Frank Maresca opens the door of his Manhattan loft and sticks his head into the front entrance in greeting. Behind him is the first glimpse of his collection — a painting for a 1931 poster by French artist Paul Colin that makes visitors do a double take when they look beyond their host. The image — hands in the act of putting on a pair of round black spectacles — looks as though it were modeled on Maresca and his signature eyeglasses.

Provocative and personal, it sums up Maresca’s feelings not only about art but also about the art of collecting. “Art’s all about having a strong reaction,” he says. “I don’t care if you have a negative or positive reaction; you can love it or you can hate it. I want you to have some kind of reaction because that’s the beginning of the discussion.”

For dealer/collector Maresca, the discussion ranges far and wide and as far out of the ordinary white/grey box as he can get it to go. “I don’t collect anything specific,” he says. “I collect and deal in two-dimensional and three-dimensional objects that have the ability to transport the viewer. The value of the piece isn’t important; only the quality and integrity of the object matter.”

From the circa-1979 ruby-red throne, by self-taught artist Leroy Person, in the dining room, to the shuttle-shaped weather vane in the living room that once graced the roof of a nineteenth-century New England weaving mill, Maresca’s collection does indeed defy categorization. “Whether it’s folk, self-taught/outsider art, found objects, modern, contemporary, or ancient, each object should be able to hold its own against anything in any of the major museums of the world,” he says.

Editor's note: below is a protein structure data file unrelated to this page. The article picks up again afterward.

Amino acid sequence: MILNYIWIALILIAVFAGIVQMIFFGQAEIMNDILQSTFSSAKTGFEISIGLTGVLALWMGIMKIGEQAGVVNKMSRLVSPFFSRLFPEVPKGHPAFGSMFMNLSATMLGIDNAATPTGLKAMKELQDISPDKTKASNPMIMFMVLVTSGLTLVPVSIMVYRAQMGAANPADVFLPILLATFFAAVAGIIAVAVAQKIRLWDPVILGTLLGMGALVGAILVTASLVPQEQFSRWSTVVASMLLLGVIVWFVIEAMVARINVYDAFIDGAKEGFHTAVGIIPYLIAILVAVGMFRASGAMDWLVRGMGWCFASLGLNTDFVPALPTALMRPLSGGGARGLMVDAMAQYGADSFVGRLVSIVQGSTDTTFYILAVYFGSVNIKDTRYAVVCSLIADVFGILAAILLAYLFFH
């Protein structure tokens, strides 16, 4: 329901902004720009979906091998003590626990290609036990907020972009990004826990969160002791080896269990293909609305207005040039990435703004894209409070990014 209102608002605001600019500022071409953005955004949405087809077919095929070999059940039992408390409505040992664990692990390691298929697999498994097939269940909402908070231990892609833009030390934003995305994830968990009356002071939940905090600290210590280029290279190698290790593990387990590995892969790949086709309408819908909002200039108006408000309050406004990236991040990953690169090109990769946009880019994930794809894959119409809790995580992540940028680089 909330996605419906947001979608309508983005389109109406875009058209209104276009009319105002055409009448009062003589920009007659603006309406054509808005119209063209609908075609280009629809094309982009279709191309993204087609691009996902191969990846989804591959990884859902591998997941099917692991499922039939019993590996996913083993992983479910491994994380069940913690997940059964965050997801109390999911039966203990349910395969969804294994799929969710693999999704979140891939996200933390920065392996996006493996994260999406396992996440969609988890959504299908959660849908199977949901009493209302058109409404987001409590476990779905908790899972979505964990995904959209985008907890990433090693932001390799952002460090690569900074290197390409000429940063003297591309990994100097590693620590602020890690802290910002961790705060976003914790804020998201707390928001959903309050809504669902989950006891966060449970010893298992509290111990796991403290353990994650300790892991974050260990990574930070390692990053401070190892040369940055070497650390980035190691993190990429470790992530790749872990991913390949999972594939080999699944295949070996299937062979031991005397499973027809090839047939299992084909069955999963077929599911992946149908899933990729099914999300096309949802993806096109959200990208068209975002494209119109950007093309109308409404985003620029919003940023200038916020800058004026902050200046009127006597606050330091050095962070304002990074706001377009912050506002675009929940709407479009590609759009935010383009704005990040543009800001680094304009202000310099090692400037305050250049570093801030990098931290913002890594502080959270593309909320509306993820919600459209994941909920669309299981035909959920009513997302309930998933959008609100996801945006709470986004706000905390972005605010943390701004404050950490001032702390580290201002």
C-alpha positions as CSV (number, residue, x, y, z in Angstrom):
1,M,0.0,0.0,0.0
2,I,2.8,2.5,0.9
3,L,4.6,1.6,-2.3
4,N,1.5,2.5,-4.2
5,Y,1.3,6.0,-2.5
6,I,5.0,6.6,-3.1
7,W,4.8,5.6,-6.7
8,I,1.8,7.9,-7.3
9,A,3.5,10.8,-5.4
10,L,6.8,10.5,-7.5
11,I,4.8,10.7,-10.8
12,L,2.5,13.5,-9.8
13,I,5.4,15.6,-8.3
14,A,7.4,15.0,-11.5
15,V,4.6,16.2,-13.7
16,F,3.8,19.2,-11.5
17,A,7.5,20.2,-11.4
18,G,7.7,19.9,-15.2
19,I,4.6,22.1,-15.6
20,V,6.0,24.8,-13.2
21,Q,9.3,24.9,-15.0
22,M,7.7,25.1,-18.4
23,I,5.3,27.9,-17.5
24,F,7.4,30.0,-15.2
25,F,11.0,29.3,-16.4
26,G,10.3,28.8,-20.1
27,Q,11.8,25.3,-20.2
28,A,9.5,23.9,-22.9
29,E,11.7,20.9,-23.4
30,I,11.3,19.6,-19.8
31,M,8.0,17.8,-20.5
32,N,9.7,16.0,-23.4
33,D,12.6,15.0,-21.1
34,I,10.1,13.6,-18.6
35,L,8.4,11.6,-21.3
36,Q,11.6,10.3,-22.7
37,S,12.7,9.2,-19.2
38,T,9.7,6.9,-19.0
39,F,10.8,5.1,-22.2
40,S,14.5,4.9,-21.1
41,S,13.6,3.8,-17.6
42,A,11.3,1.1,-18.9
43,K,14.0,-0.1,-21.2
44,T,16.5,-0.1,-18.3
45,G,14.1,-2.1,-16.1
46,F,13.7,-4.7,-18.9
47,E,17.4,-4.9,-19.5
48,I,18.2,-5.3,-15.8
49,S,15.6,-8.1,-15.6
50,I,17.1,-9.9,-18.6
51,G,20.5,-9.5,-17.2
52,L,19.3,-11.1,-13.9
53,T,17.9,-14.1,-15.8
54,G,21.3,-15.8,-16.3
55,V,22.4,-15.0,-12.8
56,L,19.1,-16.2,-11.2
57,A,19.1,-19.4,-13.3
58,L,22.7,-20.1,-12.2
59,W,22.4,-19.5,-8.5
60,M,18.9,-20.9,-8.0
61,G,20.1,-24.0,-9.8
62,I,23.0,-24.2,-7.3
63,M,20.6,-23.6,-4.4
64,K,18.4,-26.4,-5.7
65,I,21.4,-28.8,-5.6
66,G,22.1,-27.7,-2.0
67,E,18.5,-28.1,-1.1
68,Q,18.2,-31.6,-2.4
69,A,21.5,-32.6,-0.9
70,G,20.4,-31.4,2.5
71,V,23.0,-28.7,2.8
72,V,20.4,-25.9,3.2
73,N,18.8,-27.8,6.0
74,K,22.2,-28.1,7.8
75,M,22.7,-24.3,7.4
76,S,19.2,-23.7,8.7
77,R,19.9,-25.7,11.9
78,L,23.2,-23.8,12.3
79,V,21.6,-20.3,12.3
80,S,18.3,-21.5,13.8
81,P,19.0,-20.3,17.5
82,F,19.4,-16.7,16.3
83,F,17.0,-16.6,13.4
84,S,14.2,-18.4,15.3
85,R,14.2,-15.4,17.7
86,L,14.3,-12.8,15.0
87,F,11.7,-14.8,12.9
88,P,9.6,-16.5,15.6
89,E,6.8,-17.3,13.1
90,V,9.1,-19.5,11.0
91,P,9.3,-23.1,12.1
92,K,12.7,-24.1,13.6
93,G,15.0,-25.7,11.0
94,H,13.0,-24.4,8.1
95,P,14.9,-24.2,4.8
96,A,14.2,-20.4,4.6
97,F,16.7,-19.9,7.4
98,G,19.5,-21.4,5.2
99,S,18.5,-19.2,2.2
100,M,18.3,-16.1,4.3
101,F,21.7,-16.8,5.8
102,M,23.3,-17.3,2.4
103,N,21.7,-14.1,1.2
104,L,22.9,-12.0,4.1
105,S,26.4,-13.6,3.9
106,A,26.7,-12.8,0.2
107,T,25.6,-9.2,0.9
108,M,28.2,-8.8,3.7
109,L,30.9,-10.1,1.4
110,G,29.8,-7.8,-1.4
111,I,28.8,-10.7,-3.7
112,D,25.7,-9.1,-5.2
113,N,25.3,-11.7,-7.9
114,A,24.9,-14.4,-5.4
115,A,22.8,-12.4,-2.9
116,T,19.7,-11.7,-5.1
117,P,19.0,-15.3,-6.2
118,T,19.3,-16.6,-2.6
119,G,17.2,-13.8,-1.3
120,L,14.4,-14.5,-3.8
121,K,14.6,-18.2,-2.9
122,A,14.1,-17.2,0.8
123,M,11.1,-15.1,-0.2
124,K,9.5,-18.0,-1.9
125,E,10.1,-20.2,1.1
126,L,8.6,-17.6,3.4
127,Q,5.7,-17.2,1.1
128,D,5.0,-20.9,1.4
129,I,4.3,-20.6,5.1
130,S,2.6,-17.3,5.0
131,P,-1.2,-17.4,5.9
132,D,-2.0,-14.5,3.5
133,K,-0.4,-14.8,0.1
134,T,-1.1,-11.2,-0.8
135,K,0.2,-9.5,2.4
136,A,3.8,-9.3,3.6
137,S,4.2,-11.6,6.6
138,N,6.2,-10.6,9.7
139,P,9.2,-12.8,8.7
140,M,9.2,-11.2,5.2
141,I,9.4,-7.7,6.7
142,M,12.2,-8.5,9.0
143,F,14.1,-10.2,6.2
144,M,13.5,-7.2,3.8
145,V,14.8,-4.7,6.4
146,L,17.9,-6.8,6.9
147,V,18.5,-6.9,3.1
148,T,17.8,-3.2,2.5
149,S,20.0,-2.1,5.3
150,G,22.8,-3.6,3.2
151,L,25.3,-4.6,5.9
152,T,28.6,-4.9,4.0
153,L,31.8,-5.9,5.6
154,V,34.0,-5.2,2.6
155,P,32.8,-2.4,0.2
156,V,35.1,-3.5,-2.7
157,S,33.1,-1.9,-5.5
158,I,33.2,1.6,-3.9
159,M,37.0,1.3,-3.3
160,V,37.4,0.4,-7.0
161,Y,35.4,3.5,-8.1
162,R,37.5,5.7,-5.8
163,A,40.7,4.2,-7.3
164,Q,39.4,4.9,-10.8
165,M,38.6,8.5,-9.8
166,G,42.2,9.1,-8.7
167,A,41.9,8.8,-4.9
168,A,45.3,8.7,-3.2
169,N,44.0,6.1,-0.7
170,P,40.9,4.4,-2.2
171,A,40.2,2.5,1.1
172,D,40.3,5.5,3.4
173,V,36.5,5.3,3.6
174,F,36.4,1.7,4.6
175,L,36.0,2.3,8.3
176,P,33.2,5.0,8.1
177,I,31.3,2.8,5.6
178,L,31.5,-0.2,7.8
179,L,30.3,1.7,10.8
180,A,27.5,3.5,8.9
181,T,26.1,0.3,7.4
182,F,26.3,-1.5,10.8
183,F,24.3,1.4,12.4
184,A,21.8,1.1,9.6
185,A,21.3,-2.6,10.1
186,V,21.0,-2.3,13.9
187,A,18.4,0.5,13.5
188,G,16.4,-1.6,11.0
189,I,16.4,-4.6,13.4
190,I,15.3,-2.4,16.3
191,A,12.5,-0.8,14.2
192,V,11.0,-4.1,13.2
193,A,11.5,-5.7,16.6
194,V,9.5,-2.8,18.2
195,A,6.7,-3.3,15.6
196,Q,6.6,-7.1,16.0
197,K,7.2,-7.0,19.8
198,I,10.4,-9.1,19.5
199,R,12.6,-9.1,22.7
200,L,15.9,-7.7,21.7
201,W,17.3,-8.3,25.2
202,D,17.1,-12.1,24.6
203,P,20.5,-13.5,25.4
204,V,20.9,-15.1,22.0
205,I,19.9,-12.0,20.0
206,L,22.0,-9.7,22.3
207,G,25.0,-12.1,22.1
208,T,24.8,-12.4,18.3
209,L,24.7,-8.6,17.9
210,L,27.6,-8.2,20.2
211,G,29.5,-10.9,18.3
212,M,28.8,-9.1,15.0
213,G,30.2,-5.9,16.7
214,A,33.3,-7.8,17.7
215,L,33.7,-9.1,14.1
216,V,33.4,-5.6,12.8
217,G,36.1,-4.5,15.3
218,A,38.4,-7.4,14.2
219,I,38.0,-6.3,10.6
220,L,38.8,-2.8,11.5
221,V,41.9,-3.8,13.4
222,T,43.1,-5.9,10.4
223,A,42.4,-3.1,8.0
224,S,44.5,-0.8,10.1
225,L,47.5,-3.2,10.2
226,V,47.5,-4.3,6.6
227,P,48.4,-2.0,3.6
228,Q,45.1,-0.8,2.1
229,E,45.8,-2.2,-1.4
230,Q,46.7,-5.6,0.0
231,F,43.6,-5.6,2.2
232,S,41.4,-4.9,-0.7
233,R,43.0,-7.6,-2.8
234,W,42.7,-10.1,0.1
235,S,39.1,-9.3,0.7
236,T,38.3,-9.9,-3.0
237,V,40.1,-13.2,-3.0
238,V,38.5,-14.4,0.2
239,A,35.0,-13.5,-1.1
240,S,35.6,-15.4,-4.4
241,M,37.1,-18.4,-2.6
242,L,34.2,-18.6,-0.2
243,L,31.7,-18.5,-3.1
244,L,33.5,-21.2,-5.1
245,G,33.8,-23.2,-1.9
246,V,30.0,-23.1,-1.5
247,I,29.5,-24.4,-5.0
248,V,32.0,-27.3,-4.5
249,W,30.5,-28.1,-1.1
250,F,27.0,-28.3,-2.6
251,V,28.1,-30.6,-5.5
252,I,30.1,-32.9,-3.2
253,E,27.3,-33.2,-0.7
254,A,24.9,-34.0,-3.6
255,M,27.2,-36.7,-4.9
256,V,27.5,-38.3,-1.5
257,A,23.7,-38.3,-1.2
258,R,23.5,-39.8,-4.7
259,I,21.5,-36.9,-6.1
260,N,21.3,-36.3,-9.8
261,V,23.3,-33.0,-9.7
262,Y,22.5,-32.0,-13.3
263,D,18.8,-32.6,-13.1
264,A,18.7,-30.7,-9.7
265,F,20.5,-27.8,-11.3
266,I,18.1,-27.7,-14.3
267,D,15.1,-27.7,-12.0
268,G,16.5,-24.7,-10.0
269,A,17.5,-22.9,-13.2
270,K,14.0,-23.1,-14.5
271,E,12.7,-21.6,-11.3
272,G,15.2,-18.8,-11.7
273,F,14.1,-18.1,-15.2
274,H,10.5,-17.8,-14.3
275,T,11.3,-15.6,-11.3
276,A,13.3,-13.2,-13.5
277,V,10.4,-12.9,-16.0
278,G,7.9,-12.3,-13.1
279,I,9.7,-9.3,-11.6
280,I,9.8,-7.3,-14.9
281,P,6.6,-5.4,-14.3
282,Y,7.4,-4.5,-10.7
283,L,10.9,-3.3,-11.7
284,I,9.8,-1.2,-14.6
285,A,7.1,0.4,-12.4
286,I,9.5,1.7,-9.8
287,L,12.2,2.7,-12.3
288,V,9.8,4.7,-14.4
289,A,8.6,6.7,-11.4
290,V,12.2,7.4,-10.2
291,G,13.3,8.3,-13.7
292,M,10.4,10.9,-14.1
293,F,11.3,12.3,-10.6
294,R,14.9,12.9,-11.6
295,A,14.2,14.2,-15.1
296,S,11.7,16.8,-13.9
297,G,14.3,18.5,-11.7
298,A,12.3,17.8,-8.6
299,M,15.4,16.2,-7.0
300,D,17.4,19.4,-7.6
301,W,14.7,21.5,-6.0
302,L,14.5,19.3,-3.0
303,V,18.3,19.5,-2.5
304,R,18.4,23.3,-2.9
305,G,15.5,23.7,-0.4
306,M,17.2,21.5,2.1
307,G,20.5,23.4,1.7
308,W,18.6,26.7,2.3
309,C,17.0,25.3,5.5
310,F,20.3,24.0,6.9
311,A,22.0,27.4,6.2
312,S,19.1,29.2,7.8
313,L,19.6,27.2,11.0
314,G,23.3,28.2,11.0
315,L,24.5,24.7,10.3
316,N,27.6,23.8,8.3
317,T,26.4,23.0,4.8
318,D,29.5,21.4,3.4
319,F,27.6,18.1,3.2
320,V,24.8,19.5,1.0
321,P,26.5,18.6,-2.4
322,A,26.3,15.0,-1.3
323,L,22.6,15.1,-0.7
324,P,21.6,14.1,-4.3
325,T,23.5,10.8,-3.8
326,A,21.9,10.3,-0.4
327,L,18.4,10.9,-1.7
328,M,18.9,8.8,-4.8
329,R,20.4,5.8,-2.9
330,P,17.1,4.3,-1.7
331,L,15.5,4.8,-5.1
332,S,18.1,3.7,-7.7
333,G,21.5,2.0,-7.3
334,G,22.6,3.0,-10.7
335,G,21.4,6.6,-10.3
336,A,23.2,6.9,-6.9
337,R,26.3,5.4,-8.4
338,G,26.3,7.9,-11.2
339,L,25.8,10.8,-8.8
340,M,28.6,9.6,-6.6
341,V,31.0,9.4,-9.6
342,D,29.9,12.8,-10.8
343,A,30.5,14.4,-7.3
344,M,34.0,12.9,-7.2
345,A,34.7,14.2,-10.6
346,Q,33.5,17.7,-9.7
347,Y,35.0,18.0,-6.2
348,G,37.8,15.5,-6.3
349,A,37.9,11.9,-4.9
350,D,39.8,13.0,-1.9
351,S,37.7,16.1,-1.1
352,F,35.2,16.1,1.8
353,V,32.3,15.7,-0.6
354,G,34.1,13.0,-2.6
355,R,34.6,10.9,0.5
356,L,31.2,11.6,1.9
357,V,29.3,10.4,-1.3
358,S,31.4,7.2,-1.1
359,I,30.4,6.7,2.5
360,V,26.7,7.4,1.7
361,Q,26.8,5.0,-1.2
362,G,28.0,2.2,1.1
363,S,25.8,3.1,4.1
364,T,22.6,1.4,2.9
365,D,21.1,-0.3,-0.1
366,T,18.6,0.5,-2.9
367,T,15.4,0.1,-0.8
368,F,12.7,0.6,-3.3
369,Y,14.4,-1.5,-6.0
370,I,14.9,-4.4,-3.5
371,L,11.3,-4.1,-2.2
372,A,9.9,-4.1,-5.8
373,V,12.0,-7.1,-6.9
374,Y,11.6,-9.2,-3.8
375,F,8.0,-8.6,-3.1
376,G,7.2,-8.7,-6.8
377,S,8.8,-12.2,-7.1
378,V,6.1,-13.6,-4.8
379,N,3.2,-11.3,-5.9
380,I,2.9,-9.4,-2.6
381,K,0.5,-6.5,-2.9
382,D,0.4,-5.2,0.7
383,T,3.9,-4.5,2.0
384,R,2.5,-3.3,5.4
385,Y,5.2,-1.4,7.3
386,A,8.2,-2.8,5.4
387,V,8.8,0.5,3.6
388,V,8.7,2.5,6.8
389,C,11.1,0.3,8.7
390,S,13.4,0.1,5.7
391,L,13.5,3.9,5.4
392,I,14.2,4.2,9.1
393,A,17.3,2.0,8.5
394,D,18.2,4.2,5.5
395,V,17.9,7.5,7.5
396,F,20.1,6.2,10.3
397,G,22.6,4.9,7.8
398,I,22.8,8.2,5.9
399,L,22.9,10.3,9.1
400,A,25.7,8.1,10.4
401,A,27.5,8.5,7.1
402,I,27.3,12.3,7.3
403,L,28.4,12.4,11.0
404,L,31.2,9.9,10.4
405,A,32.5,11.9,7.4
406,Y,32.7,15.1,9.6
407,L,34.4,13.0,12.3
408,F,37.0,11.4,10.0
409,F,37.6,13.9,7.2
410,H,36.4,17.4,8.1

Maresca, who with Roger Ricco owns the Chelsea-based gallery that bears their surnames, began collecting more than three decades ago when he was a fashion/beauty photographer. Although he started with late eighteenth-century and early nineteenth-century furniture, he took a more modern approach when he started selecting his artwork. “There was nothing on my walls,” he says, “and the traditional things — samplers, Queen Anne brass candlesticks, and portraits of someone’s dead relative — didn’t appeal to me.”


Then in 1976, he attended Folk Sculpture U.S.A., a joint show by the Brooklyn Museum and the Los Angeles County Museum of Art. “It changed my life — and my collection,” he says. “This material wasn’t even on my radar.”